Second. Year end reports from the major companies or some of the major companies we've reviewed the year end earning reports from companies like ReMax, Zillow, Realogy, Berkshire Hathaway and Redfin.
No big surprises in any of them. ReMax and Realogy both reported relatively flat to slightly down results in their revenues and or their earnings. Zillow and Redfin reported increasing revenues, in fact substantially increasing revenues, but also increasing substantial losses from their growth in the Ibuyer programs particularly.
We also note that Berkshire Hathaway reported in a very small subsection of their overall annual report that their brokerage entity had a decline in brokerage earnings, which was offset by an increase in mortgage earnings that caused overall earnings at Berkshire Hathaway's real estate unit to go up from 2019 from 2018. So basically no big surprises, but added emphasis here.
As we wrote last September, companies like Zillow and Redfin are, if you will, goosing their revenue growth by adding the value of the homes they're buying through their Ibuyer programs. They're also experiencing losses of those activities. In fact a lot of losses. Redfin for one saw their operating loss almost double in 2019 from 2018 even though their core business helping people buy and sell homes at Redfin Brokerage actually improved their number of units and the volume of business they did in 2019.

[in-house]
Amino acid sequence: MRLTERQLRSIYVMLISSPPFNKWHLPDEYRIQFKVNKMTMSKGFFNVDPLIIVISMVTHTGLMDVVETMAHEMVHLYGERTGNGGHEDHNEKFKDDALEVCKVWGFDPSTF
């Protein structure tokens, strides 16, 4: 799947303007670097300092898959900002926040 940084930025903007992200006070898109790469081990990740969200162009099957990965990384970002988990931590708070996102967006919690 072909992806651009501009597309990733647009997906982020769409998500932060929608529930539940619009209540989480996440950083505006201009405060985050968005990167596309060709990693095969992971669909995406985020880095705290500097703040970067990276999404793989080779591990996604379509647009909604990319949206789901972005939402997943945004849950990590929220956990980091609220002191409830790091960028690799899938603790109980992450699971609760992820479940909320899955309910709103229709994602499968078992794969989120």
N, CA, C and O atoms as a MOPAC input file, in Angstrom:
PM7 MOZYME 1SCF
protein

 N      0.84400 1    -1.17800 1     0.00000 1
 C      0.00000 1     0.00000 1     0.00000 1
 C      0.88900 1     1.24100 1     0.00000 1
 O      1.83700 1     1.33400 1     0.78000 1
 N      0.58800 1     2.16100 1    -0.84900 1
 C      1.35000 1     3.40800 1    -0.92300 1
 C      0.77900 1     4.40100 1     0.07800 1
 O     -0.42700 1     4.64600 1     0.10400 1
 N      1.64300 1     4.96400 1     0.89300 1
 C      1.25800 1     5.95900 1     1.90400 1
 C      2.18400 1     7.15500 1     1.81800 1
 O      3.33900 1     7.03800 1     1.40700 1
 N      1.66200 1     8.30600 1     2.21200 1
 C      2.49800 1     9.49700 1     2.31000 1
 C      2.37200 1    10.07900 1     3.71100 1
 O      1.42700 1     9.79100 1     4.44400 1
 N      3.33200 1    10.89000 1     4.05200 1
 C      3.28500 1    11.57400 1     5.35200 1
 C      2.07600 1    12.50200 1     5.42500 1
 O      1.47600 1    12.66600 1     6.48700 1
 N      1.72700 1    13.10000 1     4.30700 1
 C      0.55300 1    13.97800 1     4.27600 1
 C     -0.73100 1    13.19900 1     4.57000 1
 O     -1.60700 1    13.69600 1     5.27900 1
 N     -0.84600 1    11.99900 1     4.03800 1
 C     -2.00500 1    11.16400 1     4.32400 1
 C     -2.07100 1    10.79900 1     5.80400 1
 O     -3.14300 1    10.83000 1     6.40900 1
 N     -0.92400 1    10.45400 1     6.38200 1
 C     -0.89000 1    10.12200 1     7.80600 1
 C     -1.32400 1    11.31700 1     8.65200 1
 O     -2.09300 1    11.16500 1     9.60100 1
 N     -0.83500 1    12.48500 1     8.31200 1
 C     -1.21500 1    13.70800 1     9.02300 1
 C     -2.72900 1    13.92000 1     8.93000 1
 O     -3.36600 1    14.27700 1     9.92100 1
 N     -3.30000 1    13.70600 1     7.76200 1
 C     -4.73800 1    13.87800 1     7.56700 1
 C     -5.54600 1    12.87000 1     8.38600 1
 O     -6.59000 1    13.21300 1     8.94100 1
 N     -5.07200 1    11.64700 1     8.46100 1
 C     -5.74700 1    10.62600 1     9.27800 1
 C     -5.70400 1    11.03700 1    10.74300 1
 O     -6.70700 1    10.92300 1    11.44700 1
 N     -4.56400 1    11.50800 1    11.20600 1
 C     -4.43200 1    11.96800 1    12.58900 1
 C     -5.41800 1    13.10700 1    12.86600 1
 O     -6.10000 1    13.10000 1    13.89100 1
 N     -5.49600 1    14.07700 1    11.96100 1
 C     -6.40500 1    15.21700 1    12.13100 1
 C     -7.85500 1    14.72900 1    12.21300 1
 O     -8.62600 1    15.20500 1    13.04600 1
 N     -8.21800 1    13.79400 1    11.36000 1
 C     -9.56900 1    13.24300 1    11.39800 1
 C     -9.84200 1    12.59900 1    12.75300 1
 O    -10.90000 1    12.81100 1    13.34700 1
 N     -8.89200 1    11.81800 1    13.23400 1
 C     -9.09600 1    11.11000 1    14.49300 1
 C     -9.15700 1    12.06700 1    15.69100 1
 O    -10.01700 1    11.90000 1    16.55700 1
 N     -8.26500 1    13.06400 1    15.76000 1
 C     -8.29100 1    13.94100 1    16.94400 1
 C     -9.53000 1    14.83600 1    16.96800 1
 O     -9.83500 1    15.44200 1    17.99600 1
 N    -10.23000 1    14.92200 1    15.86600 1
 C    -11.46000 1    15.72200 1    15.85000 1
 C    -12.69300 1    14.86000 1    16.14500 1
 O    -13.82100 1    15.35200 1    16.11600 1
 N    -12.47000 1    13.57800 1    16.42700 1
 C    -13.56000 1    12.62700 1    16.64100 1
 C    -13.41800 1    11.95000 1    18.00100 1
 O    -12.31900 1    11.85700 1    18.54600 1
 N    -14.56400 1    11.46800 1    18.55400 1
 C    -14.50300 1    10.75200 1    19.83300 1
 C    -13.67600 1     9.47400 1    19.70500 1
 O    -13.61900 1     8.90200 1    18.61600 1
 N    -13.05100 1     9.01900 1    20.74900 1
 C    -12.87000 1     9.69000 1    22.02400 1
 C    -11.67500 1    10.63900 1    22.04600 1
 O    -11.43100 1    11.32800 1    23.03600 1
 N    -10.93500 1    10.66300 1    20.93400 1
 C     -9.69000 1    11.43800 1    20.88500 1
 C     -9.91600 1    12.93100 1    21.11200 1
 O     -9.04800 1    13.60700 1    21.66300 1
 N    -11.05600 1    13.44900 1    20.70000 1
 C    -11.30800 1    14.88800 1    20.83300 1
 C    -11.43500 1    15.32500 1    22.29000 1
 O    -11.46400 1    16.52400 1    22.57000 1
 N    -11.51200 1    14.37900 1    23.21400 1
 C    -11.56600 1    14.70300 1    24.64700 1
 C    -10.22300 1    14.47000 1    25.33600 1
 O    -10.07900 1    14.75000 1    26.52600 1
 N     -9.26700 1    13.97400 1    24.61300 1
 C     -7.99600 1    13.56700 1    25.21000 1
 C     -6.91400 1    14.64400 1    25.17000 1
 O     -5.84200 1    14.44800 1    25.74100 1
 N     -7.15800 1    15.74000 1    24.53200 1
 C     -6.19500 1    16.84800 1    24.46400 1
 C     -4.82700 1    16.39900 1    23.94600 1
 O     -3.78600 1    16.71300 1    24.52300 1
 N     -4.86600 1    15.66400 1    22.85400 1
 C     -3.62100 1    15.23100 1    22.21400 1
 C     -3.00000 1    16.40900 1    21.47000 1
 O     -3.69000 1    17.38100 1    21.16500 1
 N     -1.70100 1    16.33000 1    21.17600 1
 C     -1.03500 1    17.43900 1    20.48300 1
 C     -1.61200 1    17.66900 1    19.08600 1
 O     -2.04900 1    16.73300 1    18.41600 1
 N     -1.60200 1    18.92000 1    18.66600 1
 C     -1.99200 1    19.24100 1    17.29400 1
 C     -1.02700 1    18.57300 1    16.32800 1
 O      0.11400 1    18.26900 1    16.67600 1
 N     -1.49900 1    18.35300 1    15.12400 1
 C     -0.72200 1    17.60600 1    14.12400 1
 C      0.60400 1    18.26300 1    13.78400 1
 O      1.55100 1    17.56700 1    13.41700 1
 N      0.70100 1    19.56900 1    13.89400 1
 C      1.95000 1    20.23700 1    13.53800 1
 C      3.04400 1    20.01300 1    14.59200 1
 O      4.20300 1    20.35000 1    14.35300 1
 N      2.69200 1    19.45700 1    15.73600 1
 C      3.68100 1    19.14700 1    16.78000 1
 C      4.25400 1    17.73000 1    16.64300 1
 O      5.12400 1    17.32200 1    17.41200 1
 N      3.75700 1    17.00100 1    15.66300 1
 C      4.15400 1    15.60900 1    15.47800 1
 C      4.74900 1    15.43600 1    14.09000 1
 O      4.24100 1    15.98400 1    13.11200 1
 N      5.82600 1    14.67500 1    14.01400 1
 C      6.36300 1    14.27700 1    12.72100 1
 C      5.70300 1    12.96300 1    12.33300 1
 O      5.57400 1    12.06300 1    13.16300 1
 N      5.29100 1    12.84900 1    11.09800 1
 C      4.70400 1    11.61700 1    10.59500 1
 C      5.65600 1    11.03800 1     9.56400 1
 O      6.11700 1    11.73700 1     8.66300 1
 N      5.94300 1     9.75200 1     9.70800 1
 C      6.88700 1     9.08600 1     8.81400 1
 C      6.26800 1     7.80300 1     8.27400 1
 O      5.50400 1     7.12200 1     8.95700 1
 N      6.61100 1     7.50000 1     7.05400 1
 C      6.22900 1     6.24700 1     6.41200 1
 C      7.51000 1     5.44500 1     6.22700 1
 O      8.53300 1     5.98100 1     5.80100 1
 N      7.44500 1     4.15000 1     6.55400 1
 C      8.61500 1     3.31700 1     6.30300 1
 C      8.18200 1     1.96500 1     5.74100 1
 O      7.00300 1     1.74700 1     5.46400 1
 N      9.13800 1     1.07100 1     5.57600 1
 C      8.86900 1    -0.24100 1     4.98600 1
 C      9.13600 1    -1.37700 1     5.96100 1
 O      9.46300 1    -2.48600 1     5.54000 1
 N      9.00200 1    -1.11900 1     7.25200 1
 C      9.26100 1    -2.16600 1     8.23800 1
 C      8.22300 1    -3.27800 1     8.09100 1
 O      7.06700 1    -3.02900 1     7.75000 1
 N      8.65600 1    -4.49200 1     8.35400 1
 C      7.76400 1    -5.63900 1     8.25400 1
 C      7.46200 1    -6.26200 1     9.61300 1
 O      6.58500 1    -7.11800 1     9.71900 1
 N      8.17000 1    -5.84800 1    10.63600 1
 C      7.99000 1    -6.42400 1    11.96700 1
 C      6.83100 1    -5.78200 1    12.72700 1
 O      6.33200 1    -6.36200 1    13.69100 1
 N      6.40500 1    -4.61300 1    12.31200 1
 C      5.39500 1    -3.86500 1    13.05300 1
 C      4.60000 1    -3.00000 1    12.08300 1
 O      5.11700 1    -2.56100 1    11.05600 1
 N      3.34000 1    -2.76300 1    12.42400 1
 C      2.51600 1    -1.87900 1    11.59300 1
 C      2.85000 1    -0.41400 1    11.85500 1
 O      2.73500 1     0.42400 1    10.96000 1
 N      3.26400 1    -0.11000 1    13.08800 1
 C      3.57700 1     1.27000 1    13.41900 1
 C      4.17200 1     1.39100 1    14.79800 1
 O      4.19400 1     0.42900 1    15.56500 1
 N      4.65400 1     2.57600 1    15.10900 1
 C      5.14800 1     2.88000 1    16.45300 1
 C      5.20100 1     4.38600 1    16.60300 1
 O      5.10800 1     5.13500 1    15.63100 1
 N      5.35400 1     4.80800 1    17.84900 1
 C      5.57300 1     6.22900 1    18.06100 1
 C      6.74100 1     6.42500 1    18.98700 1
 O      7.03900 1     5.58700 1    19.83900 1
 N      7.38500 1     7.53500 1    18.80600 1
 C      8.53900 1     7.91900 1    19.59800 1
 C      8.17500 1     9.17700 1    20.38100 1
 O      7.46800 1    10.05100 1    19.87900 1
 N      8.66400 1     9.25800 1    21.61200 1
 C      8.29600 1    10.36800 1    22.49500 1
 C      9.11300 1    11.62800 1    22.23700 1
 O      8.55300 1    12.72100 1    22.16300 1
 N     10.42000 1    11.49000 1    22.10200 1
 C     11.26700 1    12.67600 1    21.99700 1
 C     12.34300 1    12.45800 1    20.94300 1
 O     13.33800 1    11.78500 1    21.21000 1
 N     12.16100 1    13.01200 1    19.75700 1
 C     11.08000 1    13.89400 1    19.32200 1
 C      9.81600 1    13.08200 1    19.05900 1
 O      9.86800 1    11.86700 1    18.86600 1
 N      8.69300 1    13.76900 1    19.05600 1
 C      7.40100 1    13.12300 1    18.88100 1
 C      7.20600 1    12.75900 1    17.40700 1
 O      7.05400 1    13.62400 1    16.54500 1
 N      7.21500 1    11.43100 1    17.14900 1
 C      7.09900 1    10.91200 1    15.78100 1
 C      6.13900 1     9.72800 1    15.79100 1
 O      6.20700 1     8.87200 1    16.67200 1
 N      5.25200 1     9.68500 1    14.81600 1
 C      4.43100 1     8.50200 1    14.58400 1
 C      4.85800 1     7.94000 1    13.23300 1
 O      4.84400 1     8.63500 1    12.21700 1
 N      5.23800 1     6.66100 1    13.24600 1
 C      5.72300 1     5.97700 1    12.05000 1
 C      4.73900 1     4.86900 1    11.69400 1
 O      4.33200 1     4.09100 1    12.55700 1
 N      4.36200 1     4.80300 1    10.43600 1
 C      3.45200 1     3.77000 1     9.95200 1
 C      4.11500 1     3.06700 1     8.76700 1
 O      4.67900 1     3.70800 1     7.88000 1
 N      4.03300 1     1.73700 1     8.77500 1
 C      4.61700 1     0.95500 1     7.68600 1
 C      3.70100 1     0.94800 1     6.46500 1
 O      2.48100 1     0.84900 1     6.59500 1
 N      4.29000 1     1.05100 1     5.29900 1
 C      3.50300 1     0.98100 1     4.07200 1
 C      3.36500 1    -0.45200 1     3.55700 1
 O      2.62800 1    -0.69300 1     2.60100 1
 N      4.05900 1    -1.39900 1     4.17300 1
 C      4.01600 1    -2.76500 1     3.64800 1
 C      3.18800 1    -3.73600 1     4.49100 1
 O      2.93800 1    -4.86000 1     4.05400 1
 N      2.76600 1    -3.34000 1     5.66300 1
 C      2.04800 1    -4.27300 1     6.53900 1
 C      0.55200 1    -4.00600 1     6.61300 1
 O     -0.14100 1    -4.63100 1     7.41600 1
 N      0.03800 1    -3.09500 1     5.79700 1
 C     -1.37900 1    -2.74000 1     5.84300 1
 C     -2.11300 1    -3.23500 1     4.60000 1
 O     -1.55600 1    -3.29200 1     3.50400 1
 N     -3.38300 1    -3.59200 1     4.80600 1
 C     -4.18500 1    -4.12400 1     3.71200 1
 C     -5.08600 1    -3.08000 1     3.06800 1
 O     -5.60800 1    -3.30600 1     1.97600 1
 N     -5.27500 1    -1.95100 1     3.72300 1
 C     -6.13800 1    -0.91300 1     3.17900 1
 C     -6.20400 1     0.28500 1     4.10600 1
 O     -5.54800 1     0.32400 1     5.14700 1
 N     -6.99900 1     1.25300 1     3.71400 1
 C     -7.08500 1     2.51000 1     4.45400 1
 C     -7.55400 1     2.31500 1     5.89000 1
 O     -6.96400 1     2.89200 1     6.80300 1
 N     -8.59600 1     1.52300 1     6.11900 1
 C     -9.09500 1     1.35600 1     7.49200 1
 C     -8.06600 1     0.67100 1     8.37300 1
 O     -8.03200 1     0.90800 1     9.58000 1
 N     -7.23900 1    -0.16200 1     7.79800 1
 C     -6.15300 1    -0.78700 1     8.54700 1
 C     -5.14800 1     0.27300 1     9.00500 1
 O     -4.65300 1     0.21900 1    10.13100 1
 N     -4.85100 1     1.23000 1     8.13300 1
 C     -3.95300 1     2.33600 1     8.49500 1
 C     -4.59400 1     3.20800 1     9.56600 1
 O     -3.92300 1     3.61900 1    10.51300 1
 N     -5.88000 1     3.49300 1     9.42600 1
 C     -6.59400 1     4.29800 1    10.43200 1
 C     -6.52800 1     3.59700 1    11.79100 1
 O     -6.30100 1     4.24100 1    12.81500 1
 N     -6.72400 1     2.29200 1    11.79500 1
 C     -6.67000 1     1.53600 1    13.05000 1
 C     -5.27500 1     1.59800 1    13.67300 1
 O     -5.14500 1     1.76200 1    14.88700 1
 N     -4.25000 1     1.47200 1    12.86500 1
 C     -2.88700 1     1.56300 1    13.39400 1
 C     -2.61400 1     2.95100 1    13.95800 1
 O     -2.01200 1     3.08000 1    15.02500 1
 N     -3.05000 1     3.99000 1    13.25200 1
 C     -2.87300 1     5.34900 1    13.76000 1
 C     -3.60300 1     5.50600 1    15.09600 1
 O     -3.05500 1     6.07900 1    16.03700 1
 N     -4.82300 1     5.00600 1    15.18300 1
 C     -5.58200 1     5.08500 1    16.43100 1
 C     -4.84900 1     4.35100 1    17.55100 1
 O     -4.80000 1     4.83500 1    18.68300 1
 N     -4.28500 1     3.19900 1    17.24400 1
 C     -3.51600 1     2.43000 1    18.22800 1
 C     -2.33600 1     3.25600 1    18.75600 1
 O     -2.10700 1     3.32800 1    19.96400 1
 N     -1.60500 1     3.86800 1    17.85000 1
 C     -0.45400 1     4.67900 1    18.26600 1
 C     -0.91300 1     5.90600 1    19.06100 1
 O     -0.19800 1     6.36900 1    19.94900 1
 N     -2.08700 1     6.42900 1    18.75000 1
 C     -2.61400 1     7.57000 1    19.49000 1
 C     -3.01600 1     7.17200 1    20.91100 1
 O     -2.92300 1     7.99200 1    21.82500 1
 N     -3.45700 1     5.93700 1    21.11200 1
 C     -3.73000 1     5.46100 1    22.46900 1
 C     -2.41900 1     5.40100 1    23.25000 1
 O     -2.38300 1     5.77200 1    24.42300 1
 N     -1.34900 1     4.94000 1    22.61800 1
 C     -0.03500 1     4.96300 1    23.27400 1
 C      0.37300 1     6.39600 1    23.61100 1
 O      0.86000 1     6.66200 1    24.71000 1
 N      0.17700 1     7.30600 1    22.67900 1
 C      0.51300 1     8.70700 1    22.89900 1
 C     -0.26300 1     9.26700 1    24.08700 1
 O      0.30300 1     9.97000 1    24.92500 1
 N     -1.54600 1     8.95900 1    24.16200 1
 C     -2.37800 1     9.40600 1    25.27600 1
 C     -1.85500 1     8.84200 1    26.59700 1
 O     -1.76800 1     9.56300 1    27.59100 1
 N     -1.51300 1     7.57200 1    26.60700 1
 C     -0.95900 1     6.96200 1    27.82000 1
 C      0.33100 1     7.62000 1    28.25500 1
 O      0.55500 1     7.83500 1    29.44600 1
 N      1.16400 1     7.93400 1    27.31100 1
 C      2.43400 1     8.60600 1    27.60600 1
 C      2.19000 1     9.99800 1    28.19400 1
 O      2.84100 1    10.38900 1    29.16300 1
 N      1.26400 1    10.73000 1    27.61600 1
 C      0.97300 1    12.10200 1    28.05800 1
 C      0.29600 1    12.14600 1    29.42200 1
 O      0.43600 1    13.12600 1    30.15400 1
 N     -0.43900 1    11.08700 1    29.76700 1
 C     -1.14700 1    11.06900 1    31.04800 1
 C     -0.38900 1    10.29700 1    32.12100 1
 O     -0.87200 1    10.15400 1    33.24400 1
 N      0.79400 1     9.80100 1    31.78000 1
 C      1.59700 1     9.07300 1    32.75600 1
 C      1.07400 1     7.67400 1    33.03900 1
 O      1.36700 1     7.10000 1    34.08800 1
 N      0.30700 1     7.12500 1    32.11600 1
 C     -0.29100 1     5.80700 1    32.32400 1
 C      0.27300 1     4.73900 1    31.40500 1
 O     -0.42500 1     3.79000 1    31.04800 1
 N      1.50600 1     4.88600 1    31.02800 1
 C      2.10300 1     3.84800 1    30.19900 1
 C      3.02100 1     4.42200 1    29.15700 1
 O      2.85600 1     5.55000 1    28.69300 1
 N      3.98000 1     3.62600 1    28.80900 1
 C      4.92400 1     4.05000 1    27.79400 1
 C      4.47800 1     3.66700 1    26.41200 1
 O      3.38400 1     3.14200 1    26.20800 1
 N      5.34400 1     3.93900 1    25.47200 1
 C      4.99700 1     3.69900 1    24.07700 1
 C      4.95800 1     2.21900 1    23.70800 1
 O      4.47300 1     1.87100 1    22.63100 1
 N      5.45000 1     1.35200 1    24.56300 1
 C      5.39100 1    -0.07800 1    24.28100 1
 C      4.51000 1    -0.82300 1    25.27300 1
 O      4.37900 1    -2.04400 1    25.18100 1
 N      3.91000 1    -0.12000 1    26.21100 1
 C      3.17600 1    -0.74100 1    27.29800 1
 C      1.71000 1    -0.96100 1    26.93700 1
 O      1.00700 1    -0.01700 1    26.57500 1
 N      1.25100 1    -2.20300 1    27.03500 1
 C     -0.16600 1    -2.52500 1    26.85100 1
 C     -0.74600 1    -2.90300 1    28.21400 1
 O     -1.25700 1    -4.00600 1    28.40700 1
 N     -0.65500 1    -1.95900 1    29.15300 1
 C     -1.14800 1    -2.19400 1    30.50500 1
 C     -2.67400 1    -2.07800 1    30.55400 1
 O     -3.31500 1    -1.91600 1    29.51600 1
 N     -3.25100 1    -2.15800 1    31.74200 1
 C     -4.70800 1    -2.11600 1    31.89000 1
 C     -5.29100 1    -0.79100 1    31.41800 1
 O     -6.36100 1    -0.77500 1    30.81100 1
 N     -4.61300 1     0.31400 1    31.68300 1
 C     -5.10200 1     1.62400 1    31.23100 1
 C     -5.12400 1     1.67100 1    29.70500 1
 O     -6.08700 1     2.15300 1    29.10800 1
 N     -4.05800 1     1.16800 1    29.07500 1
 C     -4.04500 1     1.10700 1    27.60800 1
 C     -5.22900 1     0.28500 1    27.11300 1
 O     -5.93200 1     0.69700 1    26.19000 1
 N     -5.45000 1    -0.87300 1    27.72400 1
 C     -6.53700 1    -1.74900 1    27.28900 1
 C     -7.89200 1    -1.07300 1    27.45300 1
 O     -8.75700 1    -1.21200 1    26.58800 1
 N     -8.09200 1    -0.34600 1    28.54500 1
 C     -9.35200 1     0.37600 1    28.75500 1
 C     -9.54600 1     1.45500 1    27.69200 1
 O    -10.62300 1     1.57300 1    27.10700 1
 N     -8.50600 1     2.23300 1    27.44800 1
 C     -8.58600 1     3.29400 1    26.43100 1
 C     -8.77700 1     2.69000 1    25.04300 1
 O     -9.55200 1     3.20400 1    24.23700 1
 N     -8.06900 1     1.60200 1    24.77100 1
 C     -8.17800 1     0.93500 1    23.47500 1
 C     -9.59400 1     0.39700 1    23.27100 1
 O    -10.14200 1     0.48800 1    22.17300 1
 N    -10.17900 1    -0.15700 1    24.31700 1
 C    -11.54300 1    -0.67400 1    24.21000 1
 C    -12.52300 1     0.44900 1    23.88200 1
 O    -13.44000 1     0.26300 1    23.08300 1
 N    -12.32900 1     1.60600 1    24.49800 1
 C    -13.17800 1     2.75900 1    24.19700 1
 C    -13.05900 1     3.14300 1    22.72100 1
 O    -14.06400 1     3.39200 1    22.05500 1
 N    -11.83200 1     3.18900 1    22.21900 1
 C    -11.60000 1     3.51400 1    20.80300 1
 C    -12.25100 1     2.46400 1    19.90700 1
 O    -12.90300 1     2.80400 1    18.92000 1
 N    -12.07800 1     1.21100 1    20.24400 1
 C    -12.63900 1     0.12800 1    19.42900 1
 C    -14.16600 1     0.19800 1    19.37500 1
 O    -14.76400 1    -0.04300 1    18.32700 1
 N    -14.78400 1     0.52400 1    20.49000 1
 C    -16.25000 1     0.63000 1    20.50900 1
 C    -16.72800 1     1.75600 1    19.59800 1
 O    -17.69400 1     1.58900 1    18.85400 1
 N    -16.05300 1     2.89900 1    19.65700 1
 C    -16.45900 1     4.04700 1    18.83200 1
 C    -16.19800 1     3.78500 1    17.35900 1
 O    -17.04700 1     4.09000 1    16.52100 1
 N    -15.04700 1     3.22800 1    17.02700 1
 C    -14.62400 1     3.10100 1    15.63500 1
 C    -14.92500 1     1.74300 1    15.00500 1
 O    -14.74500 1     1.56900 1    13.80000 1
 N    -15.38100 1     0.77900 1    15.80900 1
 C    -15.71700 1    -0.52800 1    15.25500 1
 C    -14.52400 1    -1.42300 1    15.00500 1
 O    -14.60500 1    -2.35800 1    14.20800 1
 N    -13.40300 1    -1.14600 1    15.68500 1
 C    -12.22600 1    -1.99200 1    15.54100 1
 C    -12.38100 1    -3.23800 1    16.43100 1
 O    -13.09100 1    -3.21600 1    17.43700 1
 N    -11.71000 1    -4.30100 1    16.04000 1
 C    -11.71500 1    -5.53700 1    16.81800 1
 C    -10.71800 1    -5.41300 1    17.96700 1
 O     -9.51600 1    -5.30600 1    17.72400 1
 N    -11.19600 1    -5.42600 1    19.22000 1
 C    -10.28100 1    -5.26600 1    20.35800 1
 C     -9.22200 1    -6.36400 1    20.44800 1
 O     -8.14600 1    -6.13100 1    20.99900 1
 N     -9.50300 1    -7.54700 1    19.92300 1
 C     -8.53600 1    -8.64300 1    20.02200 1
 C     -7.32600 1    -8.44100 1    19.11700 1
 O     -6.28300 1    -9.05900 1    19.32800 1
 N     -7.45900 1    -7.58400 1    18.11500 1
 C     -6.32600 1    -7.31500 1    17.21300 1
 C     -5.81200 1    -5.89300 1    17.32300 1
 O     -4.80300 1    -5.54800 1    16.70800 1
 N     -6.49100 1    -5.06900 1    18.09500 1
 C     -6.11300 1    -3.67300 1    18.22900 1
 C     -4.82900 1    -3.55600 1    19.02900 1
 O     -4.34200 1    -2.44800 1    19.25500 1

However, operating losses in that unit and in the Ibuyer segment contributed to a widening loss. Zillow, very much the same story. Huge increase in revenues, but huge increase in their operating loss as well, particularly in the new Ibuying segment.
What we expect to see in 2020 from each of these companies is likely more of the same. We do think ReMax and Realogy will probably see an increase in their revenues and their earnings in 2020 because they are focused intently now on growth activities and reducing unnecessary costs. Redfin and Zillow as much as said in their annual reports that they expect fast growing revenues and widening losses in 2020.
In fact, Zillow's Rich Barton commented it may be several years before Zillow turns the corner on the operating losses from their Ibuyer program. We have yet to hear from EXP, but we do know they grew their agent counts significantly in 2019 over 2018 and their transactions and their gross sales. We have not yet seen their earnings for year end.
We do comment though that EXPs agent growth and transactions growth, when you look at 18 over 17 versus 19 over 18 EXP seems to be at least so far decelerating their growth when you look at 19 over 18.
Lastly the data tech and data. We've attended three conferences in the last 10 days. Three of the big national companies. On everyone's mind is not just technology but artificial intelligence and the use of data by agents of brokerage companies to improve their business intelligence and the ability to make decisions. There are some startling developments going on, particularly in the artificial intelligence area when you look at companies like Century 21 ReMax and Keller Williams, and we applaud them for these efforts.
Smarter agents and smarter brokers being able to target buyers and sellers and their needs more effectively, everybody should win from these developments and we think we're at just the front end of how data and artificial intelligence will help create smarter agents, smarter consumers, and smarter brokers. We think the big challenge is not the systems themselves, but how are agents and brokers going to get themselves reeducated and retrained to devote more time to actually using these tools?
Learn more about industry trends and success tactics for brokerage firms, agents and teams, as well as listen to past REAL Trending on Apple podcast, Spotify, Google Play, and others. Visit www.realtrends.com/channels/. This has been Steve Murray. Until next time.